It's both fascinating and horrifying to me that a person's right to bodily autonomy is trumped by only two things--one is (sometimes) when they're pregnant and don't wish to be, and the other is their basic right to die. Only one of these things is especially controversial.

We can't compel people to donate organs or allow their bodies to be studied; we can't even use parts of the dead to keep others alive without the prior consent of the dead person. Not wanting your dead body used to help people is, apparently, a perfectly reasonable thing that we have to respect. But if you want to die, that crosses a line and is something that the collective we should stop at any cost.

I have a huge amount of respect for what Teske did, and feel like she was almost impossibly brave. I also feel that it's utterly inhumane that this is what she was reduced to. She deserved better, and so does everyone else who wants to make this choice.
posted by MeghanC at 8:49 PM on July 26, 2014 [11 favorites]

So, what, in the meantime, people who'd prefer to be allowed a pain-free death with some dignity just have to suck it up?

I think you misunderstand my comment; what you describe "a pain-free death with dignity" is exactly what palliative care is. And the goal should be to provide that palliative care to all the seriously ill. Probably, that would also include the option for assisted suicide, but as an option people would choose without emotional pressure from caregivers or financial pressure from themselves or others, or fear of inadequate pain management or isolated, insufficient care. If proper palliative care is the goal, a large majority of terminally ill people can be helped; instead, with resources devoted solely to assisted suicide it will become self re-enforcing that the only "proper" way to deal with terminal illness is either a quick suicide (perhaps months or years before the condition became unmanageable), or a painful, undignified, and costly death without palliative care.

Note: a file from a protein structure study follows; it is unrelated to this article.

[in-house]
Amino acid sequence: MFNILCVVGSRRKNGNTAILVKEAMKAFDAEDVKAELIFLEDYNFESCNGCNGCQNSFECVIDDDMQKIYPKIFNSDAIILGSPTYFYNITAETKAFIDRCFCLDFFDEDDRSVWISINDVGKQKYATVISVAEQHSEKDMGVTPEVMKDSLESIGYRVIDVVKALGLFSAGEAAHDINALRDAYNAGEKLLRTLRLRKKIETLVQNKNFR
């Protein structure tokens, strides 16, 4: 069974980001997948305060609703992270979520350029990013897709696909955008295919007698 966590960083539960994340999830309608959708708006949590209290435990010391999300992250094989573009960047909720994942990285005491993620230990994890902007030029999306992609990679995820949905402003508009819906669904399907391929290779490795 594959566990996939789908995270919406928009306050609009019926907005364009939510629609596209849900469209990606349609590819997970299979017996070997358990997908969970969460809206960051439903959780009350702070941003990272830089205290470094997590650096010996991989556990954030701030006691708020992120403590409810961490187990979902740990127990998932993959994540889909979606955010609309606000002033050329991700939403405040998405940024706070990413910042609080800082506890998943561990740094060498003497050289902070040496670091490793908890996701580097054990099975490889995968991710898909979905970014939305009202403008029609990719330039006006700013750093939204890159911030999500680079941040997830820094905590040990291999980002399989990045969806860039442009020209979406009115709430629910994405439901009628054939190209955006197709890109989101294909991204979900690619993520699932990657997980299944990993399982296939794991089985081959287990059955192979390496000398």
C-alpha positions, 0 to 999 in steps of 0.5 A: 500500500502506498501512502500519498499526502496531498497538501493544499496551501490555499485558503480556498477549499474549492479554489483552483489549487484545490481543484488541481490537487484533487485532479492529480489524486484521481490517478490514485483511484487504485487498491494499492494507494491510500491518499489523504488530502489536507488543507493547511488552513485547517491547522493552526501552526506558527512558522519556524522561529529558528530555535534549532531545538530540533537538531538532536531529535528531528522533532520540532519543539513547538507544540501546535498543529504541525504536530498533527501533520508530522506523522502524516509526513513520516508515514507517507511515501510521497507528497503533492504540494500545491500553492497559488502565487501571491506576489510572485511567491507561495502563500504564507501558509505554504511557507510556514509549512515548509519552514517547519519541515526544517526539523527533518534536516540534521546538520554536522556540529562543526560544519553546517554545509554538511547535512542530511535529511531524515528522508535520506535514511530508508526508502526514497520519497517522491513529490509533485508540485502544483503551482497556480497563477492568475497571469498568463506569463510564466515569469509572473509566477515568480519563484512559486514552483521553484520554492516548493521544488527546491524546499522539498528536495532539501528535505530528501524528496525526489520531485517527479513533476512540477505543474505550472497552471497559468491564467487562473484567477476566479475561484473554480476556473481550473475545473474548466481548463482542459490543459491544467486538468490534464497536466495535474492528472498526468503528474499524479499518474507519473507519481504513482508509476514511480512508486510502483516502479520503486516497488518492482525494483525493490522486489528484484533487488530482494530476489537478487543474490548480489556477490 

In North America at least, we do not seem to do "death" very well. We don't know how to deal with someone who is dying, we prefer deaths to happen isolated in hospital with "professionals", and we expect grief to begin when the death happens and the grief all wrapped up before the end of the five day bereavement leave from work.
posted by saucysault at 10:55 PM on July 26, 2014 [2 favorites]

we can't even use parts of the dead to keep others alive without the prior consent of the dead person

This must be jurisdiction-dependent. In Ontario, only "yes" answers to the Trillium Gift of Life registry are collected. Almost all next of kin of potential donors are approached and told if there is a yes answer on file. There is no way to convey the no unless the person had previously done so personally with their family. There is not legal obligation of the family to respect a "no" that I am aware of (nor is there an obligation to honour a "yes").
posted by saucysault at 11:05 PM on July 26, 2014

Re: Parts of the dead: my point was that even after someone is dead, and thus has no need of their body, we honor their (and/or their next of kin's) wishes about what to do with the potentially useful parts of the corpse. In the US, anyhow, a donation can't happen unless the person either explicitly opted in or the family volunteers. In some states, the family can override even an explicit opt-in. Opt-out systems (where everyone's assumed to be a donor unless they explicitly opt out) have been brought up in a couple states, but no one's managed to pass one.